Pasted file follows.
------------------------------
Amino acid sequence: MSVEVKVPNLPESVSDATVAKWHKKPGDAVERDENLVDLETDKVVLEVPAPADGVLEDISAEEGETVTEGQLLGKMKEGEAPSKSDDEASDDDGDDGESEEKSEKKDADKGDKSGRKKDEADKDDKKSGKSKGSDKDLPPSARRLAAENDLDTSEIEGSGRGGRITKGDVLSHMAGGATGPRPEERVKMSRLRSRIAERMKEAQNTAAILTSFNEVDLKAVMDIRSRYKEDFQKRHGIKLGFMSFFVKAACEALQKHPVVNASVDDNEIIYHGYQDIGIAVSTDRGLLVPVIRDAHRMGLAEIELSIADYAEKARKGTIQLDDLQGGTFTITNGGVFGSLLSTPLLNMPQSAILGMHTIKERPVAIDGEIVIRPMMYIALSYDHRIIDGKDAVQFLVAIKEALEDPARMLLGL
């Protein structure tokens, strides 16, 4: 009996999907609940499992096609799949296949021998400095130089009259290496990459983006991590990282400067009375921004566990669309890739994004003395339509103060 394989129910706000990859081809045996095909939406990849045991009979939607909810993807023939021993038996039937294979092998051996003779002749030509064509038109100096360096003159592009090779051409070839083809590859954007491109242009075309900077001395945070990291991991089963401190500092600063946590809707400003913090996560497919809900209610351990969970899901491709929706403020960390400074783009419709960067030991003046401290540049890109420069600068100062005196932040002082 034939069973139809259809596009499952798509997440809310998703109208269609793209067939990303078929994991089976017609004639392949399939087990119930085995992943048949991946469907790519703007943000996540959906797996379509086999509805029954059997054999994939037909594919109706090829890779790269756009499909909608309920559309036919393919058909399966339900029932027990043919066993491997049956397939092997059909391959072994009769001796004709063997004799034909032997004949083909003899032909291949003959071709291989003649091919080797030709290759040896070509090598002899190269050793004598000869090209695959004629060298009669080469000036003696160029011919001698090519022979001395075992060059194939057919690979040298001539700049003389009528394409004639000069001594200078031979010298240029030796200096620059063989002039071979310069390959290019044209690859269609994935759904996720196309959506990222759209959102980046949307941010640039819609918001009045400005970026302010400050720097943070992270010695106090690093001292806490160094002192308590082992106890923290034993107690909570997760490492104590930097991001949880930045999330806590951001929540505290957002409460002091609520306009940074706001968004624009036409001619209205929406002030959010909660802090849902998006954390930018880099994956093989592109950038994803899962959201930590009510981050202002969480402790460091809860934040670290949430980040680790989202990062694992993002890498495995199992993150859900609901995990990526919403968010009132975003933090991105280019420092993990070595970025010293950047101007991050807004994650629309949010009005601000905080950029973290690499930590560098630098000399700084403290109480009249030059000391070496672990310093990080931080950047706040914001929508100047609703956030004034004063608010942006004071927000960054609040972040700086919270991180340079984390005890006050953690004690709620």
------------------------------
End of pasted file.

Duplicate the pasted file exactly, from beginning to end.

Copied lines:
Amino acid sequence: MSVEVKVPNLPESVSDATVAKWHKKPGDAVERDENLVDLETDKVVLEVPAPADGVLEDISAEEGETVTEGQLLGKMKEGEAPSKSDDEASDDDGDDGESEEKSEKKDADKGDKSGRKKDEADKDDKKSGKSKGSDKDLPPSARRLAAENDLDTSEIEGSGRGGRITKGDVLSHMAGGATGPRPEERVKMSRLRSRIAERMKEAQNTAAILTSFNEVDLKAVMDIRSRYKEDFQKRHGIKLGFMSFFVKAACEALQKHPVVNASVDDNEIIYHGYQDIGIAVSTDRGLLVPVIRDAHRMGLAEIELSIADYAEKARKGTIQLDDLQGGTFTITNGGVFGSLLSTPLLNMPQSAILGMHTIKERPVAIDGEIVIRPMMYIALSYDHRIIDGKDAVQFLVAIKEALEDPARMLLGL
């Protein structure tokens, strides 16, 4: 009996999907609940499992096609799949296949021998400095130089009259290496990459983006991590990282400067009375921004566990669309890739994004003395339509103060 394989129910706000990859081809045996095909939406990849045991009979939607909810993807023939021993038996039937294979092998051996003779002749030509064509038109100096360096003159592009090779051409070839083809590859954007491109242009075309900077001395945070990291991991089963401190500092600063946590809707400003913090996560497919809900209610351990969970899901491709929706403020960390400074783009419709960067030991003046401290540049890109420069600068100062005196932040002082 034939069973139809259809596009499952798509997440809310998703109208269609793209067939990303078929994991089976017609004639392949399939087990119930085995992943048949991946469907790519703007943000996540959906797996379509086999509805029954059997054999994939037909594919109706090829890779790269756009499909909608309920559309036919393919058909399966339900029932027990043919066993491997049956397939092997059909391959072994009769001796004709063997004799034909032997004949083909003899032909291949003959071709291989003649091919080797030709290759040896070509090598002899190269050793004598000869090209695959004629060298009669080469000036003696160029011919001698090519022979001395075992060059194939057919690979040298001539700049003389009528394409004639000069001594200078031979010298240029030796200096620059063989002039071979310069390959290019044209690859269609994935759904996720196309959506990222759209959102980046949307941010640039819609918001009045400005970026302010400050720097943070992270010695106090690093001292806490160094002192308590082992106890923290034993107690909570997760490492104590930097991001949880930045999330806590951001929540505290957002409460002091609520306009940074706001968004624009036409001619209205929406002030959010909660802090849902998006954390930018880099994956093989592109950038994803899962959201930590009510981050202002969480402790460091809860934040670290949430980040680790989202990062694992993002890498495995199992993150859900609901995990990526919403968010009132975003933090991105280019420092993990070595970025010293950047101007991050807004994650629309949010009005601000905080950029973290690499930590560098630098000399700084403290109480009249030059000391070496672990310093990080931080950047706040914001929508100047609703956030004034004063608010942006004071927000960054609040972040700086919270991180340079984390005890006050953690004690709620």